you know, they just move on to whatever's next. With a person, now,
adapting's almost shameful. It's like running away.

GROSS: Now for your role in "Adaptation" you had to do prosthetics for your
mouth because the character has missing teeth, which is a part of his
biographical story. Is this the first time you had to do the whole prosthetic
thing for a role and go through the hours, you know, of fitting it on and
gluing it on before each day's shooting?

Mr. COOPER: Yeah, certainly the mouthpiece. I mean, it was just a very
expensive set of Halloween teeth that fit very securely over my teeth, and you
did have to make extra space in the mouth cavity to, you know, work around
those new set of teeth. But I think I've done three other characters who were
burn victims that involved quite of lot of, you know, exterior prosthetic work
around the face, but that was the first time I ever had to use the mouthpiece
and it did take some real getting used to.

I had several pair a month and a half to work with, and, you know, I'd walk
around the house with them and just talk with my wife and talk with my son's
caregiver and talk with my son, and they just had to put up with it. But I
got very used to it, very comfortable.

GROSS: I know your son has cerebral palsy. Did he get why you were wearing
this thing or why you looked so weird all of a sudden?

Mr. COOPER: Yeah, yeah, he does. His best vision is sort of to the side, and
I would get these very side-looking expressions of, `Oh, Dad, you're doing it
again,' you know. And he had little giggles here and there. But he puts up
with it. It's very normal around the house.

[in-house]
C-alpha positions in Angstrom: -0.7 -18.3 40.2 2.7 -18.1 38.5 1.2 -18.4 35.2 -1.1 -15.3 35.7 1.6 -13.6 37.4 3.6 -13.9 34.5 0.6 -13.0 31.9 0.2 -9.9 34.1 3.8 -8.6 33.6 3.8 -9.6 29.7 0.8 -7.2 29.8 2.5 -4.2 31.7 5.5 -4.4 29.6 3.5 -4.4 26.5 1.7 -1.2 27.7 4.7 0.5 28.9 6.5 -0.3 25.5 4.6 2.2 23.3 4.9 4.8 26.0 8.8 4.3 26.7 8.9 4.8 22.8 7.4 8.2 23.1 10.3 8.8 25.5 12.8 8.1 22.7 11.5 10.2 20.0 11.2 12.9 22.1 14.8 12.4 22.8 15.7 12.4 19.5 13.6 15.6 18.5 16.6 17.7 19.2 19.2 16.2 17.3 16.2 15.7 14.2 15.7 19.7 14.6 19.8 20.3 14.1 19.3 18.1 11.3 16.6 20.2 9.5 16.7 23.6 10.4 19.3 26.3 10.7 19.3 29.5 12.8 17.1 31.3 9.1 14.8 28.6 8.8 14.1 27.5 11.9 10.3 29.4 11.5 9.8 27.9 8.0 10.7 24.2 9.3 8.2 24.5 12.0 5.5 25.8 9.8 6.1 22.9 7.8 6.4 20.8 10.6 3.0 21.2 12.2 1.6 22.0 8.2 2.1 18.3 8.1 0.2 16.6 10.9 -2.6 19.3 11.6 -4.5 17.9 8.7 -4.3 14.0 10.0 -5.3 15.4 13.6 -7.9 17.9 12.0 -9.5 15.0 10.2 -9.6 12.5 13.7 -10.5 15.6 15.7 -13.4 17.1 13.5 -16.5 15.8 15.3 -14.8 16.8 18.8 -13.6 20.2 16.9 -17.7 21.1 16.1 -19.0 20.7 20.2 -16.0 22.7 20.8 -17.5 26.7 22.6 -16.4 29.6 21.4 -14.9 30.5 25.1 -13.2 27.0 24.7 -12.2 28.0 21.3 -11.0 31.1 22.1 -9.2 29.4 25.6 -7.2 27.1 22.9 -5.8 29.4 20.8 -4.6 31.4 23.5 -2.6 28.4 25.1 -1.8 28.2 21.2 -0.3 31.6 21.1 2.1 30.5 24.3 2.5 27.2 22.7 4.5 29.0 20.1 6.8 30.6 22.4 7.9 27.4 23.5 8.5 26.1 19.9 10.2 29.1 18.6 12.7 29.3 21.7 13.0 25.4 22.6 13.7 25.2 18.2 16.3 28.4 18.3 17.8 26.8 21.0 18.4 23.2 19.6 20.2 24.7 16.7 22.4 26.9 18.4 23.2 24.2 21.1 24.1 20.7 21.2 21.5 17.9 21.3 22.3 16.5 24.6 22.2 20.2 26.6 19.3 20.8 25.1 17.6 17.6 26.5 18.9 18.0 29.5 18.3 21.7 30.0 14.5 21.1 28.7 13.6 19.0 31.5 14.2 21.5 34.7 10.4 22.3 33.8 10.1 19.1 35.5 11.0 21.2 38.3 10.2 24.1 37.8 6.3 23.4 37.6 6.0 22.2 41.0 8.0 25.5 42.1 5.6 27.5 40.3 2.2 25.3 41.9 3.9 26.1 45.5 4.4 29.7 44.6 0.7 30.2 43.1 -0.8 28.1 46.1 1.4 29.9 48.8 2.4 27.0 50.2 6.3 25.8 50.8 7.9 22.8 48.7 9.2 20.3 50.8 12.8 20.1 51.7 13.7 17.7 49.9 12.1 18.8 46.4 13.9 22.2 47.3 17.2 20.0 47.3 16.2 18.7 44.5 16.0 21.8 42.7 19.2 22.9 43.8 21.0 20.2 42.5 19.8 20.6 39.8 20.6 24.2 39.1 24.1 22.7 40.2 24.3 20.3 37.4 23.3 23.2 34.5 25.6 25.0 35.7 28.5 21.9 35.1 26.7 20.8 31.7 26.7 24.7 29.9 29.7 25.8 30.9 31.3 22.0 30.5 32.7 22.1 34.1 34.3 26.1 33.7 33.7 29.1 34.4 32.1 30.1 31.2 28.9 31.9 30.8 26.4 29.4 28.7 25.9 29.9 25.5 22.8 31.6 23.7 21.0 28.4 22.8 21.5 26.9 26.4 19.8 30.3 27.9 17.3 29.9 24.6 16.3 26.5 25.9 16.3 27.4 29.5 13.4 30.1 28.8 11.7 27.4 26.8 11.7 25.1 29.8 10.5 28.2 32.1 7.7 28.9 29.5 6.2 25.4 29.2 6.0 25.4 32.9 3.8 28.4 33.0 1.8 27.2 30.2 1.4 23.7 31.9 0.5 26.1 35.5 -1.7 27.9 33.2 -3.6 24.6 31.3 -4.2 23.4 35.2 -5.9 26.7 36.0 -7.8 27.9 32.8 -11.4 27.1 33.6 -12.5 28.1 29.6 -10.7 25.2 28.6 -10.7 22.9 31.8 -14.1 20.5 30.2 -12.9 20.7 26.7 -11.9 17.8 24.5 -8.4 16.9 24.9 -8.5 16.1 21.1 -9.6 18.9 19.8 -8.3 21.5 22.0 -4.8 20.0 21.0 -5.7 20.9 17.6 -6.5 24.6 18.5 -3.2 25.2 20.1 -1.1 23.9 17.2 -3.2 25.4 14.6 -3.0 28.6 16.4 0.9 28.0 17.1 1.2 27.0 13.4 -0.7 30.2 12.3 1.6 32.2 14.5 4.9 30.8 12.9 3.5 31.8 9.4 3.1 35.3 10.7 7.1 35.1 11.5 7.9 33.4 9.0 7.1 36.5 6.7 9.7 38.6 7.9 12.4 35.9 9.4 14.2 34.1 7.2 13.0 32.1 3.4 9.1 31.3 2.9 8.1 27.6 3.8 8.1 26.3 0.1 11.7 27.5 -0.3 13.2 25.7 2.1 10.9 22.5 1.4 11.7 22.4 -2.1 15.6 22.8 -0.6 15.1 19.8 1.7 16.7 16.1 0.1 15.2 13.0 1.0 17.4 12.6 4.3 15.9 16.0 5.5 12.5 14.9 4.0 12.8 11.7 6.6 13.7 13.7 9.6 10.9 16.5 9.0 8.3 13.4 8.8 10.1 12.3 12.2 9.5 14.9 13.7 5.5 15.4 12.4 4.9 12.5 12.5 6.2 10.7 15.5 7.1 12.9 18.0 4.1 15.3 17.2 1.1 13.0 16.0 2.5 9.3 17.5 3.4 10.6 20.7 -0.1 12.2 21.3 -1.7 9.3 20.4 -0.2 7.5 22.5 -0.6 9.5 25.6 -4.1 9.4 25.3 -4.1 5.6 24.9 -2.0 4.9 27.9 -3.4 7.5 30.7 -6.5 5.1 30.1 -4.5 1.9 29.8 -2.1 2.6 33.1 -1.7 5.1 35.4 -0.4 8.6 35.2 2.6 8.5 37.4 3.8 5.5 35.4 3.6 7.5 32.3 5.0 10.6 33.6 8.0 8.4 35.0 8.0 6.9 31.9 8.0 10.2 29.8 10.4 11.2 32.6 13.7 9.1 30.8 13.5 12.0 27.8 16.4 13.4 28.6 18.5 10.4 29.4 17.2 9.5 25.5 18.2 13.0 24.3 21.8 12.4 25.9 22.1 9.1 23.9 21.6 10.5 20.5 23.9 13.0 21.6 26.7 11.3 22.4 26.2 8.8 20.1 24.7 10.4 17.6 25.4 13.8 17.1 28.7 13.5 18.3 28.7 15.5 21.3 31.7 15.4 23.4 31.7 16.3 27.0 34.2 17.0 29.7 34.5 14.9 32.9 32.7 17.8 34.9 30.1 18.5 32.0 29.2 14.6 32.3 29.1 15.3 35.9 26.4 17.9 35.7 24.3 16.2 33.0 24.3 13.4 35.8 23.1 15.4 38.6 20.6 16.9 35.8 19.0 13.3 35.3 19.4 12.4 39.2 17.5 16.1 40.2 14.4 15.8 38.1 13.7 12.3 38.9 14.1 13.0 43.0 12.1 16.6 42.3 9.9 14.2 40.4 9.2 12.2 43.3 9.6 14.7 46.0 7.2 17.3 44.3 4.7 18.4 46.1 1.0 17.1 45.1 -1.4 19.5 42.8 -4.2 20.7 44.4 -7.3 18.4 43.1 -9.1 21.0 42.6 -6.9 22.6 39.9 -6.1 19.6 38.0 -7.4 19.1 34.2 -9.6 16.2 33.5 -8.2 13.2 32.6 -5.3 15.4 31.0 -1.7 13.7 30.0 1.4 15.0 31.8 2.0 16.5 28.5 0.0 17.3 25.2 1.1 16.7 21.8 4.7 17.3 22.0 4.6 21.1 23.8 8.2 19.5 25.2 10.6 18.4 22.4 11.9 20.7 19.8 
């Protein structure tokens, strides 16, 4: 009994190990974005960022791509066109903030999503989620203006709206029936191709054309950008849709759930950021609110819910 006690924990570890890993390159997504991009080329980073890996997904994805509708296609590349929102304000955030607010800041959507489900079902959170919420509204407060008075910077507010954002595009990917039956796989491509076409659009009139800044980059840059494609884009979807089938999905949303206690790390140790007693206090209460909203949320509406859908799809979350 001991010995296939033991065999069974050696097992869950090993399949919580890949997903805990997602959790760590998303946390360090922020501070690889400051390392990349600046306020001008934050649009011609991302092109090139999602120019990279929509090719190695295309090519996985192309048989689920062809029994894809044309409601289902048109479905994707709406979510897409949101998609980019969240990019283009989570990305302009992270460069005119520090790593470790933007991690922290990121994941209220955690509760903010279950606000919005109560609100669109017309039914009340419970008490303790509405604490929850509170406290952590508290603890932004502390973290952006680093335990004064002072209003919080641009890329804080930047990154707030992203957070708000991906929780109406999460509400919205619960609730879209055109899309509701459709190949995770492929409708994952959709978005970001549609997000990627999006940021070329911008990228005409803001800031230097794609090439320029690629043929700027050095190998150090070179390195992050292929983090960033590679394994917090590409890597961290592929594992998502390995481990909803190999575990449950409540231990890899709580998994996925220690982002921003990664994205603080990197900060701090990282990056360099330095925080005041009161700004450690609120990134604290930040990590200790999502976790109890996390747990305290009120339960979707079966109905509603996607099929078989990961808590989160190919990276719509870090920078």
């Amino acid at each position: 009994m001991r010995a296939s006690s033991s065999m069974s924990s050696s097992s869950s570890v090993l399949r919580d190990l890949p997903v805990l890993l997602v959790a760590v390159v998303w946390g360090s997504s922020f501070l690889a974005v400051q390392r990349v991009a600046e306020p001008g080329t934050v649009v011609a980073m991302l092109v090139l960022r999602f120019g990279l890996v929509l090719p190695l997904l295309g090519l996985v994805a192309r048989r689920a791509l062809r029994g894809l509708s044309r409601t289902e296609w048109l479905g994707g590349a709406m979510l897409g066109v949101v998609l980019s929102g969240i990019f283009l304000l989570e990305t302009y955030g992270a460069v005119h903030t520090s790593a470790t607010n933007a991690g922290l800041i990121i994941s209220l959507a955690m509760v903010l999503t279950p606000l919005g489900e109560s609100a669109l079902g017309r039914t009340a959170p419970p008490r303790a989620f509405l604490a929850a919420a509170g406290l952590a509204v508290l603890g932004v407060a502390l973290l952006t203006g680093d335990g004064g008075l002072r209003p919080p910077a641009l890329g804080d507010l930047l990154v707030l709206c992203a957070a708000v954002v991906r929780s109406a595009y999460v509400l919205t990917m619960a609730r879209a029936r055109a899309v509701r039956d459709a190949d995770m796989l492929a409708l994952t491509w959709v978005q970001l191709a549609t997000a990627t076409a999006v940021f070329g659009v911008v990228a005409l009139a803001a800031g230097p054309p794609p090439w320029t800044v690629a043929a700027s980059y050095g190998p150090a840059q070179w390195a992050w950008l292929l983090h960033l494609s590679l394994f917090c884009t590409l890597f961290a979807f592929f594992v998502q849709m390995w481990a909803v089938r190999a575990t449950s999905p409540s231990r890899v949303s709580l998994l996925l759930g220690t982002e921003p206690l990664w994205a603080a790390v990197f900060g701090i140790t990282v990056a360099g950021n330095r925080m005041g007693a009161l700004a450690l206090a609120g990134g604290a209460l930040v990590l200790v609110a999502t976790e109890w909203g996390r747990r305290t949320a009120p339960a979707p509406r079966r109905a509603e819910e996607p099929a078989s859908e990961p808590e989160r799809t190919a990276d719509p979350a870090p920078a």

GROSS: My guest is Chris Cooper. He stars with Maggie Smith in the HBO
adaptation of the William Trevor novel "My House in Umbria." It premieres
Sunday. More after a break. This is FRESH AIR.

(Soundbite of music)

GROSS: If you're just joining us, my guest is Chris Cooper. He's starring in
the new HBO adaptation of the William Trevor novel "My House in Umbria." He's
starring with Maggie Smith. He recently won an Academy Award for his role in
"Adaptation."

Let's talk about your role in "American Beauty." And in this you played a
very repressed, very homophobic former Marine who's in a constant state of
anger and defensiveness. I'm going to play a short scene. In this scene
you've just beaten up your son to teach him a lesson.

(Soundbite of "American Beauty")

Mr. COOPER: (As Colonel Fitts): This is for your own good, boy. You have
no respect for other people's things and for authority.

"RICKY": Sir, I'm sorry.

Mr. COOPER: You can't just go around doing whatever you feel like. You
can't! There are rules in life.

"RICKY": Yes, sir.

Mr. COOPER: You need structure. You need discipline.

"RICKY": Discipline. Yes, sir. Thank you for trying to teach me. Don't
give up on me, Dad.

Mr. COOPER: Oh, Ricky. You stay out of there.

GROSS: Chris Cooper, what's your take on this character?

Mr. COOPER: In working with Sam Mendes and Alan Ball, we had the luxury of
two weeks roundtable discussion and reading before we got into production,
which is very, very unusual. And everybody, everybody in the cast and the
directors and writer, had the opportunity to talk about their family life. So
we had developed a pretty intricate background for this character, and this
goes back all the way to his time in Vietnam.

And this man was a homosexual, had a lover at base camp, and we created this